Learning the Power of Patience
You know the price you pay for being impatient—a tightening of the chest, rise in blood pressure and surge of irritation and anger directed at a person or circumstance.
But have you considered the benefits that come with being patient? You make better decisions, reduce your stress and anger and increase your peace of mind.
"Patience with yourself, with other people and with the big and small circumstances of life is a determining factor in your peace of mind," says M.J. Ryan, author of several self-help books, including The Power of Patience. "Impatience is a habit; so is patience. And by practicing being patient, you can increase its presence and power in your life."
Ms. Ryan defines patience as the capacity to stop before you act, so that you're clearly able to decide the best course of action or choose the right words to say instead of simply reacting. Patience accomplishes this by bringing these three qualities of mind and heart together:
Persistence. Patience gives you the ability to work steadily toward your goals and dreams.
Serenity. Patience gives you calmness of spirit. Rather than being thrown into anger, panic or fear by circumstance, you can put it into perspective and keep your cool.
Acceptance. Patience gives you the ability to cope with obstacles graciously and respond to life's challenges with courage, strength and optimism.
"It's easy to be accepting when all is well," says Ms. Ryan. "But when you're patient when things aren't going the way you want, you're truly practicing patience."
"Patience is something you do, not something you have or don't have," says Ms. Ryan. "It's a decision you make again and again. Patience is a quality that can be strengthened like a muscle."
Here are several steps you can take to strengthen your patience:
Reframe the situation by asking yourself one question: How else could I look at this situation that would increase the possibility of a good outcome or greater peace of mind? "What you're looking for is an interpretation that offers possibility instead of panic, hope instead of hysteria," says Ms. Ryan. "Your payoff will be a huge jump in your ability to engage resourcefully with life when it doesn't appear to be going your way."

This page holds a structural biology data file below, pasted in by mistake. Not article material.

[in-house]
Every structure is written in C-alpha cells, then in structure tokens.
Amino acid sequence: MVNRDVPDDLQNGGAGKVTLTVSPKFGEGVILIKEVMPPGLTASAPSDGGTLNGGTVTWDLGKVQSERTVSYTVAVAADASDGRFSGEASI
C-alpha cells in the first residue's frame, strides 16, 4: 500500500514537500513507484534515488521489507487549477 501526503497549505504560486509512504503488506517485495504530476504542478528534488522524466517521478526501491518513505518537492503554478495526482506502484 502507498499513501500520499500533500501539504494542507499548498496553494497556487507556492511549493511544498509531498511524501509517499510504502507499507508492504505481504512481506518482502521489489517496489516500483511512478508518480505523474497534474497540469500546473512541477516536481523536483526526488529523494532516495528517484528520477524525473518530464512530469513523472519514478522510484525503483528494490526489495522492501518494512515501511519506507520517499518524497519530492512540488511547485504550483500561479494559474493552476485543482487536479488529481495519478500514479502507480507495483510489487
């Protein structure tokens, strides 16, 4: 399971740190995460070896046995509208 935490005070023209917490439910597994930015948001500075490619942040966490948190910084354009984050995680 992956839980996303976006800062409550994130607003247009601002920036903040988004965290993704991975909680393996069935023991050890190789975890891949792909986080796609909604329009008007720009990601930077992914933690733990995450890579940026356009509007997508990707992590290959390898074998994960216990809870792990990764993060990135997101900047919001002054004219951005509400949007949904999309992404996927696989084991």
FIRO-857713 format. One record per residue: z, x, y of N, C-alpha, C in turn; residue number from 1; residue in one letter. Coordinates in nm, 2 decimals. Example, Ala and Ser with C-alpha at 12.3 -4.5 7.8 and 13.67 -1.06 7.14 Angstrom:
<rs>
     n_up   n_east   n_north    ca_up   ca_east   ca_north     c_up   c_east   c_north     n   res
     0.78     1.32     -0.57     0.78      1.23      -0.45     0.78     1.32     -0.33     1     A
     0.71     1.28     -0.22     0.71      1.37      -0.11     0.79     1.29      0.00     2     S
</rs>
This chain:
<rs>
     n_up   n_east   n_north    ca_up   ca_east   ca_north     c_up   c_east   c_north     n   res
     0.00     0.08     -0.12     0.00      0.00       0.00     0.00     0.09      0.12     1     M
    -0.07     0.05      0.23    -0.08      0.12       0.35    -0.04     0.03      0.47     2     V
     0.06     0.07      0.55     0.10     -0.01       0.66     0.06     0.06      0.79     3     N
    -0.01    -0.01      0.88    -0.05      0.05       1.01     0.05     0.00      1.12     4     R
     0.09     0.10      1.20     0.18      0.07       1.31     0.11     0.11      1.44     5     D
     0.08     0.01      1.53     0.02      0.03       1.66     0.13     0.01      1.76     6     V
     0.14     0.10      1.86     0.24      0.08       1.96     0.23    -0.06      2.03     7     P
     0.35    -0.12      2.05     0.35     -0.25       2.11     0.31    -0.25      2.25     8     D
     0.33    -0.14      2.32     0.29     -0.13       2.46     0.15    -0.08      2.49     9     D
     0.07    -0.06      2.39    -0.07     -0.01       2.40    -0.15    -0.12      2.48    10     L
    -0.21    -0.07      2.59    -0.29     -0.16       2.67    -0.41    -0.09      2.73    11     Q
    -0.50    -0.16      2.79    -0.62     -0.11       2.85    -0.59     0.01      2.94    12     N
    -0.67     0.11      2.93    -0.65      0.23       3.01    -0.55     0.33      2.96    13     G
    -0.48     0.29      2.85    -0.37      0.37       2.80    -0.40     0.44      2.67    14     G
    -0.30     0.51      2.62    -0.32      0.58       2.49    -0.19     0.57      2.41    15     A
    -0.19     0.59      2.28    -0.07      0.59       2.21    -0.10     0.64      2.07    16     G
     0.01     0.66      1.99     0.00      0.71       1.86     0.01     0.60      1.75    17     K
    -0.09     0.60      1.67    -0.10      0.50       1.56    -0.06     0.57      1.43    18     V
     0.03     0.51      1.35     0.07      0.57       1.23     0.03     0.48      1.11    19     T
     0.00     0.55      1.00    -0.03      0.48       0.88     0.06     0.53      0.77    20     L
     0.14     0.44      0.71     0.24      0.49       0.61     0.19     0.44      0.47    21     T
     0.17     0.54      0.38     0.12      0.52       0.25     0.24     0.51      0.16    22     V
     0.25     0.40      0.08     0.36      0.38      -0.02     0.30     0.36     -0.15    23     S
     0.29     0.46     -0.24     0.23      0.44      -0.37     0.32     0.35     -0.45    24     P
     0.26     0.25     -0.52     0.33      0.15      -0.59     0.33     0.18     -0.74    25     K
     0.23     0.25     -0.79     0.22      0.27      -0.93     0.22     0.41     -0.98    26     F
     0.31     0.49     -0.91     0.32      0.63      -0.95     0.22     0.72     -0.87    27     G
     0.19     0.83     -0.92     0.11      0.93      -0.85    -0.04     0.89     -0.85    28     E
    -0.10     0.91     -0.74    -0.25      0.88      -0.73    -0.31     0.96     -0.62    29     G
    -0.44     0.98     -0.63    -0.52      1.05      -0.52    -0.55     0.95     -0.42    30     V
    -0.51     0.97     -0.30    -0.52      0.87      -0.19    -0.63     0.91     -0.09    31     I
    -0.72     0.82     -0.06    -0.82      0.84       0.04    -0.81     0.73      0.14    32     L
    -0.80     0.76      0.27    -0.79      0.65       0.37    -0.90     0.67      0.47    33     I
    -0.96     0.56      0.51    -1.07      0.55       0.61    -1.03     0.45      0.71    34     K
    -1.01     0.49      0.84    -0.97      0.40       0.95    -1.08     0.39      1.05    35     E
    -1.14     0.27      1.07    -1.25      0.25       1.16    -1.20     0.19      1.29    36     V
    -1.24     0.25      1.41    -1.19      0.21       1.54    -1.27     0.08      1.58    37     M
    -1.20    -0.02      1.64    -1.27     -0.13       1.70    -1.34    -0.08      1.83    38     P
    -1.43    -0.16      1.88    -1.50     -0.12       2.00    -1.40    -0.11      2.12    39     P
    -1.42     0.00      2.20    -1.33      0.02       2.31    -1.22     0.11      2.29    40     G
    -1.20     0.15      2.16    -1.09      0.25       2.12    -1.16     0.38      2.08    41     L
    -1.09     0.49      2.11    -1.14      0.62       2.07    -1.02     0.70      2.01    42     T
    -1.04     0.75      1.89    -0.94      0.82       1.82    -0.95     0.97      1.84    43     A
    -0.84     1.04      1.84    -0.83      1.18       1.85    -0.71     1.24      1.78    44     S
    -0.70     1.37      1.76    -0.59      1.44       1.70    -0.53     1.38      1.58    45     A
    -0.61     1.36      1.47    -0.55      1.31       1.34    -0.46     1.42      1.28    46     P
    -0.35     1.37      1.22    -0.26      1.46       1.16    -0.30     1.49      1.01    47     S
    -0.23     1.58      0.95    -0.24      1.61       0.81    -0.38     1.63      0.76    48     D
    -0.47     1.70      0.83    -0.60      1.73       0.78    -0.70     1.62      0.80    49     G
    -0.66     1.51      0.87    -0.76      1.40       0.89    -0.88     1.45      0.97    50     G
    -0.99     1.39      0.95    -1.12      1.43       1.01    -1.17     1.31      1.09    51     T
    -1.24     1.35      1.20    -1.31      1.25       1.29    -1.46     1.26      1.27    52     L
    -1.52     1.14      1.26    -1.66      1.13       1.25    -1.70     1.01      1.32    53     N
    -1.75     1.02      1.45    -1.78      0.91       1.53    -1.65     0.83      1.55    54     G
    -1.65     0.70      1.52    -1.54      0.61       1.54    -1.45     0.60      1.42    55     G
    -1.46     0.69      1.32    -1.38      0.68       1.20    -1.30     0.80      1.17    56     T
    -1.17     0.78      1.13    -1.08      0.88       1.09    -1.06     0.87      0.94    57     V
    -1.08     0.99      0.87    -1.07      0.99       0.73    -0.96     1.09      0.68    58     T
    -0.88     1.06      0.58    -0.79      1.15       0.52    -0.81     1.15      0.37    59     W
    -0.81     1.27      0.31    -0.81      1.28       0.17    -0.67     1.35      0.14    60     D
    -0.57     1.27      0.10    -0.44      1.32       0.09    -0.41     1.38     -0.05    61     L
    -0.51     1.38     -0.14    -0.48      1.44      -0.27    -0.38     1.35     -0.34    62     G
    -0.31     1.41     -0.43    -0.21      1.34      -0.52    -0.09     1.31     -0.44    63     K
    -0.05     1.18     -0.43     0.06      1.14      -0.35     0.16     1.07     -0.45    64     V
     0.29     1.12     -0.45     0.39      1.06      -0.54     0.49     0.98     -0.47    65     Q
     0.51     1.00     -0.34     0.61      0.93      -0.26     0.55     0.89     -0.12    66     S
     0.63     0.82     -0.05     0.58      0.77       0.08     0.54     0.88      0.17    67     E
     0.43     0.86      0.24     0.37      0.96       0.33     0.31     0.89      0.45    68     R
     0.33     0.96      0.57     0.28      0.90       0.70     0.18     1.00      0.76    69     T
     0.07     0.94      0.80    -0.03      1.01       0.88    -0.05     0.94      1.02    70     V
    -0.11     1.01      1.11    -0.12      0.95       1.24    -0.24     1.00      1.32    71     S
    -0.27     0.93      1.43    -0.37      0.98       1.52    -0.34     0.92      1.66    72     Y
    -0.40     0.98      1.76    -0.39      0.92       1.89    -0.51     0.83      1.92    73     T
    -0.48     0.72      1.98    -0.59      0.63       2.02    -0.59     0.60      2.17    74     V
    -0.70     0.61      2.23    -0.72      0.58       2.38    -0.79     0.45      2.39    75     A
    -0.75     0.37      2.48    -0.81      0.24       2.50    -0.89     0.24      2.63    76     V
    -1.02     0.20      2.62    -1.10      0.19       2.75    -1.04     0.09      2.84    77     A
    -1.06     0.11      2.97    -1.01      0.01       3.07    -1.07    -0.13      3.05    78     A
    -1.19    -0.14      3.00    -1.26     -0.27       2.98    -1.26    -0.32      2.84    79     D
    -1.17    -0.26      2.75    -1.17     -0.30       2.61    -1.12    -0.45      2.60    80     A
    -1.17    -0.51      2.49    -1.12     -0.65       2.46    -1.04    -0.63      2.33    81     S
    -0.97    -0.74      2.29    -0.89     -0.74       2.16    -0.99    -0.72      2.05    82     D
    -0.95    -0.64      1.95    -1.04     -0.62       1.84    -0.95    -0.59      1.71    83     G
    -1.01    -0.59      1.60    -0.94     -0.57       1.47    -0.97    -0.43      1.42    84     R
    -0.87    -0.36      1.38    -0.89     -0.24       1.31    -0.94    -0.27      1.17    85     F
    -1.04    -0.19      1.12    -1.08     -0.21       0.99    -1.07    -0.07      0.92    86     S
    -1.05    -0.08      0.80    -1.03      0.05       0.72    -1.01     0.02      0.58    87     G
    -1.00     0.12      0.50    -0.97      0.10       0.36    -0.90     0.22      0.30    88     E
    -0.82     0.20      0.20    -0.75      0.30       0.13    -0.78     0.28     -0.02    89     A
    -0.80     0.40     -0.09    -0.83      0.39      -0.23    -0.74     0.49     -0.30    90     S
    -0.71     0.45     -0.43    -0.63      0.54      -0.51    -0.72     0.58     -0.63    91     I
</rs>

Remind yourself that change is inevitable. When times are tough, it's helpful to remember that this, too, shall pass. Doing so gives you the strength, hope and patience needed to carry on.
Take yourself on a mental vacation. "If you're aggravated by standing in line or waiting on hold on the phone, visualize the most peaceful place you can think of. See, hear and feel yourself there," says Ms. Ryan. "Rather than focusing on how long you have to wait, relish a chance to take a quick daydream trip to Tahiti or the Alps."
Ask for help. Lots of times we're impatient because we're overloaded. "There's no prize at the end of your life for doing too much, particularly doing it in a frazzled state," says Ms. Ryan.
Start a patience movement. Thank others for being patient when you've been the one fumbling for the right change and holding up everyone. "It will defuse their tension and yours, and perhaps encourage others to be more patient as well," says Ms. Ryan.